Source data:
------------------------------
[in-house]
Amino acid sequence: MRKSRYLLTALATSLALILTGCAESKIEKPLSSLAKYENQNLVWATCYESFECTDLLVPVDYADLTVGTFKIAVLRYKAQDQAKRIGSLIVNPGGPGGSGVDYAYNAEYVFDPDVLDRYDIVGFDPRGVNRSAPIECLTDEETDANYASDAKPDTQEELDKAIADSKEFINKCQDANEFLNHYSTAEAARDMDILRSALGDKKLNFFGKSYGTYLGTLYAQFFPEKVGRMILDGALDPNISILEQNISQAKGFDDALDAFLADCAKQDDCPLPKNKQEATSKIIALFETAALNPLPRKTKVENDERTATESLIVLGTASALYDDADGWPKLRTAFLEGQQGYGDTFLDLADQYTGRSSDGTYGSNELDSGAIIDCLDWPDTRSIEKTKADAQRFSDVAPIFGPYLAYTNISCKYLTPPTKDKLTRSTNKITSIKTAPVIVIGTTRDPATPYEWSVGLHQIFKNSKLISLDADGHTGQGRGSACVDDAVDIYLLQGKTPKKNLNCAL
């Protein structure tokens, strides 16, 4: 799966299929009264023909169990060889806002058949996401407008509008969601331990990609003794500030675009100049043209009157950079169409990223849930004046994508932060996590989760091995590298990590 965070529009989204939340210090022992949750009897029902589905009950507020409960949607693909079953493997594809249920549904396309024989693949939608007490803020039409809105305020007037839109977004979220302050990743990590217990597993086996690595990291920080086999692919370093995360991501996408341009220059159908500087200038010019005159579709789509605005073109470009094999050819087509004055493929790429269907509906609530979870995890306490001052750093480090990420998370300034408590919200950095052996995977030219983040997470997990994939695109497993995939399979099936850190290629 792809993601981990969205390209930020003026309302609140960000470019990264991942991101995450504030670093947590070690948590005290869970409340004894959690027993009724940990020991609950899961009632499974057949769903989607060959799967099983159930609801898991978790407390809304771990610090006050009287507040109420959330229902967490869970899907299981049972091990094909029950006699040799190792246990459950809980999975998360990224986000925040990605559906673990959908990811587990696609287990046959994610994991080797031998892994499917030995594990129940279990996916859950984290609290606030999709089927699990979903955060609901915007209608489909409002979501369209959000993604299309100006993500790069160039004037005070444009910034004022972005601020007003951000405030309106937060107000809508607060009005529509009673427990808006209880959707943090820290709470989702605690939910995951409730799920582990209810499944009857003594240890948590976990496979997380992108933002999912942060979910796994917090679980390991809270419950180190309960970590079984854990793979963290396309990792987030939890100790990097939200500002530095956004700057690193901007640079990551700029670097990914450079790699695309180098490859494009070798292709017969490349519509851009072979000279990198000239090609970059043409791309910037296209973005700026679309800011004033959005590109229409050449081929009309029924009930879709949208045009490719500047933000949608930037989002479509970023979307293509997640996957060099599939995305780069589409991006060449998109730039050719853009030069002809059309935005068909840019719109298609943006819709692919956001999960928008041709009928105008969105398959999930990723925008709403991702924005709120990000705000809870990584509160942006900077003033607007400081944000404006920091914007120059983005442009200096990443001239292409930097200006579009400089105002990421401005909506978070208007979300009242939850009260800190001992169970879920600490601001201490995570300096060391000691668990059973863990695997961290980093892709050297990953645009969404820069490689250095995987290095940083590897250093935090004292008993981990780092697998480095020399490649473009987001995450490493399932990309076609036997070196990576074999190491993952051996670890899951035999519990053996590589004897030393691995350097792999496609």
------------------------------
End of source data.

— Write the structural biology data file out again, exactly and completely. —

[in-house]
Amino acid sequence: MRKSRYLLTALATSLALILTGCAESKIEKPLSSLAKYENQNLVWATCYESFECTDLLVPVDYADLTVGTFKIAVLRYKAQDQAKRIGSLIVNPGGPGGSGVDYAYNAEYVFDPDVLDRYDIVGFDPRGVNRSAPIECLTDEETDANYASDAKPDTQEELDKAIADSKEFINKCQDANEFLNHYSTAEAARDMDILRSALGDKKLNFFGKSYGTYLGTLYAQFFPEKVGRMILDGALDPNISILEQNISQAKGFDDALDAFLADCAKQDDCPLPKNKQEATSKIIALFETAALNPLPRKTKVENDERTATESLIVLGTASALYDDADGWPKLRTAFLEGQQGYGDTFLDLADQYTGRSSDGTYGSNELDSGAIIDCLDWPDTRSIEKTKADAQRFSDVAPIFGPYLAYTNISCKYLTPPTKDKLTRSTNKITSIKTAPVIVIGTTRDPATPYEWSVGLHQIFKNSKLISLDADGHTGQGRGSACVDDAVDIYLLQGKTPKKNLNCAL
């Protein structure tokens, strides 16, 4: 799966299929009264023909169990060889806002058949996401407008509008969601331990990609003794500030675009100049043209009157950079169409990223849930004046994508932060996590989760091995590298990590 965070529009989204939340210090022992949750009897029902589905009950507020409960949607693909079953493997594809249920549904396309024989693949939608007490803020039409809105305020007037839109977004979220302050990743990590217990597993086996690595990291920080086999692919370093995360991501996408341009220059159908500087200038010019005159579709789509605005073109470009094999050819087509004055493929790429269907509906609530979870995890306490001052750093480090990420998370300034408590919200950095052996995977030219983040997470997990994939695109497993995939399979099936850190290629 792809993601981990969205390209930020003026309302609140960000470019990264991942991101995450504030670093947590070690948590005290869970409340004894959690027993009724940990020991609950899961009632499974057949769903989607060959799967099983159930609801898991978790407390809304771990610090006050009287507040109420959330229902967490869970899907299981049972091990094909029950006699040799190792246990459950809980999975998360990224986000925040990605559906673990959908990811587990696609287990046959994610994991080797031998892994499917030995594990129940279990996916859950984290609290606030999709089927699990979903955060609901915007209608489909409002979501369209959000993604299309100006993500790069160039004037005070444009910034004022972005601020007003951000405030309106937060107000809508607060009005529509009673427990808006209880959707943090820290709470989702605690939910995951409730799920582990209810499944009857003594240890948590976990496979997380992108933002999912942060979910796994917090679980390991809270419950180190309960970590079984854990793979963290396309990792987030939890100790990097939200500002530095956004700057690193901007640079990551700029670097990914450079790699695309180098490859494009070798292709017969490349519509851009072979000279990198000239090609970059043409791309910037296209973005700026679309800011004033959005590109229409050449081929009309029924009930879709949208045009490719500047933000949608930037989002479509970023979307293509997640996957060099599939995305780069589409991006060449998109730039050719853009030069002809059309935005068909840019719109298609943006819709692919956001999960928008041709009928105008969105398959999930990723925008709403991702924005709120990000705000809870990584509160942006900077003033607007400081944000404006920091914007120059983005442009200096990443001239292409930097200006579009400089105002990421401005909506978070208007979300009242939850009260800190001992169970879920600490601001201490995570300096060391000691668990059973863990695997961290980093892709050297990953645009969404820069490689250095995987290095940083590897250093935090004292008993981990780092697998480095020399490649473009987001995450490493399932990309076609036997070196990576074999190491993952051996670890899951035999519990053996590589004897030393691995350097792999496609």